High demand has Perry-Houston County Airport looking at new hangars

wcrenshaw@macon.comDecember 28, 2013 

PERRY -- Significant improvements have been made at the Perry-Houston County Airport in recent years, and more are in the works.

Among other things, plans are in place to build at least three new hangars. Billy Jerles, a Perry attorney who serves as chairman of the Airport Authority, said there are currently 42 people on a waiting list for hangar space.

“We’ve seen growth over the past five or six years,” Jerles said.

For financial reasons, construction of new hangars is likely at least two years away, but if it can be done, it would contribute to the authority’s goal of making the airport self-sufficient, he said.

Currently, the airport gets $44,000 each from the county and the city of Perry toward its current fiscal year operating budget of $255,000. Houston County Commission Chairman Tommy Stalnaker said the airport is worthy of tax dollars because it contributes to economic development.

“A lot of people may see them as a recreational venue, but any time you are trying to attract industry that is one of the things they want to know about,” he said. “They will actually go and view that facility.”

Jerles said a wide range of people use the airport, including recreational pilots and businesses. He also said there is an uptick in people wanting to learn to fly, and pilot training is done at the airport.

Separate from its operating budget, the airport has a capital improvements budget funded with $150,000 in annual grants from the Federal Aviation Administration. That money has been used in recent years to make improvements such as the addition of an instrument landing system, which allows planes to land during low visibility.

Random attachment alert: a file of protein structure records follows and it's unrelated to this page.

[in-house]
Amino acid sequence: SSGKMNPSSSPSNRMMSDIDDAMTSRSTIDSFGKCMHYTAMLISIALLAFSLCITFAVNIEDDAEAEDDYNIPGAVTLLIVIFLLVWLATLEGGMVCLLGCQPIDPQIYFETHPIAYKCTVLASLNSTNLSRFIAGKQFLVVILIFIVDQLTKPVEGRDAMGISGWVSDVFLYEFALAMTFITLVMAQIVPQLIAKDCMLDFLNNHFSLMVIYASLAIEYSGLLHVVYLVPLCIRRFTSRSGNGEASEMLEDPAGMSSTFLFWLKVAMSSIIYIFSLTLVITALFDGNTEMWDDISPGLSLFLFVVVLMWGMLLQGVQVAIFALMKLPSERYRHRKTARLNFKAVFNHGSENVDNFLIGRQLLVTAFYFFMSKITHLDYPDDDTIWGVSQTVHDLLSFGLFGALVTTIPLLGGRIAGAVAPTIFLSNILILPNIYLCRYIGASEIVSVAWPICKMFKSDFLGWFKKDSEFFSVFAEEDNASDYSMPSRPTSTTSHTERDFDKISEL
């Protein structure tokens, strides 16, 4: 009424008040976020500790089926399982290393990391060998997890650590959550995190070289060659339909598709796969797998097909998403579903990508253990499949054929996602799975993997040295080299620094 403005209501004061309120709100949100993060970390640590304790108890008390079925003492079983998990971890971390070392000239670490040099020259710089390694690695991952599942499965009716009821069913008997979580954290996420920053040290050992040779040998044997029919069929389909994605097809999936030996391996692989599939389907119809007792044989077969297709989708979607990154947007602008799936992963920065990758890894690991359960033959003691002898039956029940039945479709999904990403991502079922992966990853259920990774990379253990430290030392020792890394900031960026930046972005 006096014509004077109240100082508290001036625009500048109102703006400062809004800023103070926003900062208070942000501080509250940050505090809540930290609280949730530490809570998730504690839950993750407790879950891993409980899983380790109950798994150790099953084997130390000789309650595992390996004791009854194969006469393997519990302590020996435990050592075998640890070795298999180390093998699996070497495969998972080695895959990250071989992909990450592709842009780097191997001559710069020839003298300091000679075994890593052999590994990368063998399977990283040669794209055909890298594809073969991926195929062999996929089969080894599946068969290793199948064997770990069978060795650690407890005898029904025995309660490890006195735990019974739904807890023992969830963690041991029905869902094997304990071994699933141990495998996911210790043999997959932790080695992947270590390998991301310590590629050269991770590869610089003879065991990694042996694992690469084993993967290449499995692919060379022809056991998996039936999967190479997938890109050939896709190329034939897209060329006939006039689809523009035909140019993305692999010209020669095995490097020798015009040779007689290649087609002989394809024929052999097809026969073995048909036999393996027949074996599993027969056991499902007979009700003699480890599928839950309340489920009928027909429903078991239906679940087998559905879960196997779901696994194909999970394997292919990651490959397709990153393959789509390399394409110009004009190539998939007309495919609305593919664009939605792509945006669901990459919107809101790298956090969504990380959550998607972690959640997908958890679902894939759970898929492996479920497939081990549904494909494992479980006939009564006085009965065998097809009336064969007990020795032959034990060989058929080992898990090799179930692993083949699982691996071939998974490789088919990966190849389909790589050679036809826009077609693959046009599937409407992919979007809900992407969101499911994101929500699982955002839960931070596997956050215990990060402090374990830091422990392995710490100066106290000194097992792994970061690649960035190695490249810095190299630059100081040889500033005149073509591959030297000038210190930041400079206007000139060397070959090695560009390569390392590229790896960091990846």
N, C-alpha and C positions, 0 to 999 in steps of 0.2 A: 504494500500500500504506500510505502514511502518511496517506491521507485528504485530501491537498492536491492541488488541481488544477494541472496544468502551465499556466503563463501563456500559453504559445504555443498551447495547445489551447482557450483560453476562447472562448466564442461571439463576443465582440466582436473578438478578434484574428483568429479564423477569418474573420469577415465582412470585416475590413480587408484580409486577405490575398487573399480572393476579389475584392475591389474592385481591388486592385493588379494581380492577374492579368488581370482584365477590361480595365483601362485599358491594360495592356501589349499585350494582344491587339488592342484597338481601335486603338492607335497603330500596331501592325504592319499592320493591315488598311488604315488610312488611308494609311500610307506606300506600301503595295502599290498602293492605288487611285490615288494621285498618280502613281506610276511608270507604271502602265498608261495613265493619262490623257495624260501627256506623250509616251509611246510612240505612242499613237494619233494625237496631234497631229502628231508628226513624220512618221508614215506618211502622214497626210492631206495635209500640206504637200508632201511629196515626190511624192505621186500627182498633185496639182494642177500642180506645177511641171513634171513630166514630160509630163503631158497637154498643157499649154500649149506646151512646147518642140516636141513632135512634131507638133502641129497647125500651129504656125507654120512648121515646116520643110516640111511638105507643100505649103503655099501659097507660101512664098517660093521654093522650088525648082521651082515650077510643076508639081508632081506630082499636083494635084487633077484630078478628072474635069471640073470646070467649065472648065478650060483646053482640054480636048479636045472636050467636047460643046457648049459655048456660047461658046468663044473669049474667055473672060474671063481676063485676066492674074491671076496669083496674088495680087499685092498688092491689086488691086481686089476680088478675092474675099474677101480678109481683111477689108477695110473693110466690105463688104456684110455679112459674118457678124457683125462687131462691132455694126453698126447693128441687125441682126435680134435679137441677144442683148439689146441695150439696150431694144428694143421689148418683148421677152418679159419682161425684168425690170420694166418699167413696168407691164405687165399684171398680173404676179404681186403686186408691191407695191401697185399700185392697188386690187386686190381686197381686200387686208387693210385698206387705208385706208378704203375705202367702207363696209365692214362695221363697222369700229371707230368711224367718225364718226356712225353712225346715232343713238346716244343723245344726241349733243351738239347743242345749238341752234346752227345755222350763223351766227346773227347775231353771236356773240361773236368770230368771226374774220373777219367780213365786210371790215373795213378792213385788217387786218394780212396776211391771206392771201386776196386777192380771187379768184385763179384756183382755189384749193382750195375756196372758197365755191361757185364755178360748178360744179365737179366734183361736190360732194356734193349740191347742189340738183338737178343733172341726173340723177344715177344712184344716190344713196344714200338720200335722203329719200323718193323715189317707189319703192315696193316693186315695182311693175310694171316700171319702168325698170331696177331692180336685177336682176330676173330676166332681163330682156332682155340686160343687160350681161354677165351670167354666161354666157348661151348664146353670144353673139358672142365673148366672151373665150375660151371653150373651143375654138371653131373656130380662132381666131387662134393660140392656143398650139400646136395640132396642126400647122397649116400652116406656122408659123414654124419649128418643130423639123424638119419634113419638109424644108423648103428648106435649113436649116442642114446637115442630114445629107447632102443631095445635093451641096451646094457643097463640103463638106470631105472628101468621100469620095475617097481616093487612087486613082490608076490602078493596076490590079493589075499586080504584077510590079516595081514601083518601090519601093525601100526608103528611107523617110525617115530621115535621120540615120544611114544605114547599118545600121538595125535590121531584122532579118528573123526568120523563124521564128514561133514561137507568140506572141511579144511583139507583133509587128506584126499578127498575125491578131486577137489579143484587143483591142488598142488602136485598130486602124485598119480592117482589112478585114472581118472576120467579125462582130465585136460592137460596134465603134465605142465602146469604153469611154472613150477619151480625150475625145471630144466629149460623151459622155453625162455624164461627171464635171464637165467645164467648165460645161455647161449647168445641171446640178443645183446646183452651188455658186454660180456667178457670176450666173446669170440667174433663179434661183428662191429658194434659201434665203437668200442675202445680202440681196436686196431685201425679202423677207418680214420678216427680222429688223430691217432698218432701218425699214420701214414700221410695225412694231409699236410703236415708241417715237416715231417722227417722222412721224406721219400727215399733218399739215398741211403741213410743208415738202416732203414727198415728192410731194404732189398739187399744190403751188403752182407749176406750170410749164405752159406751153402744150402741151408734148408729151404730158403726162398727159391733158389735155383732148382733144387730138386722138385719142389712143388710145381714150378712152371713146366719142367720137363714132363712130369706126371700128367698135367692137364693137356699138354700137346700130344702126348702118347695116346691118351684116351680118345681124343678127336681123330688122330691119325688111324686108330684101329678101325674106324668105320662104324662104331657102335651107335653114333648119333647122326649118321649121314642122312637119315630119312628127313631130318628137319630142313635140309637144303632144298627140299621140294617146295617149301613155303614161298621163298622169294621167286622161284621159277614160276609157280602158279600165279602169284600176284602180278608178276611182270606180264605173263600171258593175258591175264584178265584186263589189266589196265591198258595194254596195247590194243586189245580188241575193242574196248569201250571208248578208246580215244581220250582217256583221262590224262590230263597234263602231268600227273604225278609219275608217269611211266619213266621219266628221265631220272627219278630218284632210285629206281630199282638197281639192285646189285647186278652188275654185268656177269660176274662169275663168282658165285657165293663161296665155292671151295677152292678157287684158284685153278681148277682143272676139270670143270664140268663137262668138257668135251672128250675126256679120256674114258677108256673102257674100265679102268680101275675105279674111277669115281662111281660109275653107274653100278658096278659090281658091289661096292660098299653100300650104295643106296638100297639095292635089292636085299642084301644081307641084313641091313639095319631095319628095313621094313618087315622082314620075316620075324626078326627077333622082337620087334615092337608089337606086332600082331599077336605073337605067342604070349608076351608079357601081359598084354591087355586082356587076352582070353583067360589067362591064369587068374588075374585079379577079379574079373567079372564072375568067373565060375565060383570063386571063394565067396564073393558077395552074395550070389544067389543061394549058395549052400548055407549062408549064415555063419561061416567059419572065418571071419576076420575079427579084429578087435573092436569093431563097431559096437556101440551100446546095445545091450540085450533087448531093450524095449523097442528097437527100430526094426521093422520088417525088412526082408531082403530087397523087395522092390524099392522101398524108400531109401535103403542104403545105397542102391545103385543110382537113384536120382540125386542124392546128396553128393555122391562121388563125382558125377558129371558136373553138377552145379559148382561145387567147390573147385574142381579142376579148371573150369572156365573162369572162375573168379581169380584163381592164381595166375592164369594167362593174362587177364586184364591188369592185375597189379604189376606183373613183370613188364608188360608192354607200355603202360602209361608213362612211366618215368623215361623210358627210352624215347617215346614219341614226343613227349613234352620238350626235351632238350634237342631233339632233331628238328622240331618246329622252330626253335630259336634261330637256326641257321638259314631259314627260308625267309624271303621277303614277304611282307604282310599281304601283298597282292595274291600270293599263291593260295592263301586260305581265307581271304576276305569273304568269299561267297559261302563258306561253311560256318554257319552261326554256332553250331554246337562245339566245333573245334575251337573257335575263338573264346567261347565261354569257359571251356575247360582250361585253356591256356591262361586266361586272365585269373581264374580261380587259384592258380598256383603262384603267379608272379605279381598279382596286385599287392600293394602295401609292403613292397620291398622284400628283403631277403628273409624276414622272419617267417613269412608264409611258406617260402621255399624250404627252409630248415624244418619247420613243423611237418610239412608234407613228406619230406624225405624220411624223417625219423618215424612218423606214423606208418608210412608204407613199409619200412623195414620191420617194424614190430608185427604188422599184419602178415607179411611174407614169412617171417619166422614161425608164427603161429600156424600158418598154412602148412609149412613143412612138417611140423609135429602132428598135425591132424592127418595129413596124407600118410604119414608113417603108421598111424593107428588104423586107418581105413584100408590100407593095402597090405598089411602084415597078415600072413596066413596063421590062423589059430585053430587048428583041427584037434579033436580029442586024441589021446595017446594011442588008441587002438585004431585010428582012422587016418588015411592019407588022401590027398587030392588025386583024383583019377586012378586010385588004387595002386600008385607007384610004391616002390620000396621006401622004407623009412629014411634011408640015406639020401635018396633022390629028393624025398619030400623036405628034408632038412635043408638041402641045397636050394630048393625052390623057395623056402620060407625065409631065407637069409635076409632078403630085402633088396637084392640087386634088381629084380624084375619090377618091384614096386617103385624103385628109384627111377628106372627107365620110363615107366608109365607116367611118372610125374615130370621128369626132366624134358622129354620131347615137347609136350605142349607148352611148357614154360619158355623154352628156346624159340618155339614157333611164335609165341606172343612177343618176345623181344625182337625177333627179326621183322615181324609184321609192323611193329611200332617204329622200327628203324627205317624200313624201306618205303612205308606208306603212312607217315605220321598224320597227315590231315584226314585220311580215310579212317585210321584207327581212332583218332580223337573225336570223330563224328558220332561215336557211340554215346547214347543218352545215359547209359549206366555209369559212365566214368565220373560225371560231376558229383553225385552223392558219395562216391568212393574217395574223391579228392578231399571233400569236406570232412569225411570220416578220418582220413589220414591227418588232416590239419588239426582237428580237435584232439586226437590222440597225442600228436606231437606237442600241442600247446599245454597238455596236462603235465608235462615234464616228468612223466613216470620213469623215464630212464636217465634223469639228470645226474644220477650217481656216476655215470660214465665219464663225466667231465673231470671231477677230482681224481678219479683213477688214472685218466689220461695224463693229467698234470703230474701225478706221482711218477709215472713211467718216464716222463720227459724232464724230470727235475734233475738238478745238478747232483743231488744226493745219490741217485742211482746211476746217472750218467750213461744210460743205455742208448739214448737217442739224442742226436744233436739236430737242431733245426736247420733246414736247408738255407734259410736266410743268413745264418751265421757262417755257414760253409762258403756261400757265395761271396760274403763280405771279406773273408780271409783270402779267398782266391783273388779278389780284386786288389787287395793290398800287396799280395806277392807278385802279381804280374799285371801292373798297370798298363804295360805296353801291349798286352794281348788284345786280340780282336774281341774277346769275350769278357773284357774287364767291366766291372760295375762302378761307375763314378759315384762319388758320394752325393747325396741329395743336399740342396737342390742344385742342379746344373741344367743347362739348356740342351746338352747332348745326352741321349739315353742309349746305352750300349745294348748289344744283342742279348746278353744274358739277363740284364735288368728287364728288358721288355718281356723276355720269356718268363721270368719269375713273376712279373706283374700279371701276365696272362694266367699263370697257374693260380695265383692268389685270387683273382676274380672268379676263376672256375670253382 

The money has also been used to build existing hangars and, most recently, the resurfacing of the ramp area in front of the terminal building.

The reason new hangars may be at least two years away, despite the growing demand, is that the FAA considers two other projects a higher priority. Those are resurfacing the taxiway and putting in upgraded runway lights.

Jerles expects those projects will be done within the next two years, then the FAA money can be used to build new hangars.

Each hangar is expected to cost about $700,000 and would house 14 planes. The current rental fee for a space is $175 per month. The long, narrow buildings are designed somewhat like a self-storage building, only with spaces large enough for planes.

The buildings themselves could be financed and the loan serviced with rental fees, Jerles said, which is what the airport has done with its current hangars. However, there is additional cost in the site work and preparation, and that’s why the FAA money is needed.

Rob Bridges, a Warner Robins dentist, got his pilot’s license three years ago. He bought a 1965 Mooney M20C and flies mostly as a hobby. He was on the waiting list for about 18 months before he got an enclosed hangar space. Now, he said, the wait is about three years, and the new hangars are much needed.

“Keeping them outside is hard on these things,” he said after taking someone for a flight Friday. “The sun and the rain and all that, it takes its toll on these planes.”

While rental fees on new hangars would go toward paying off the building, Jerles said it would bring additional revenue to the airport by bringing in more planes. That means more fuel sales, which is a key source of funding.

To contact writer Wayne Crenshaw, call 256-9725.

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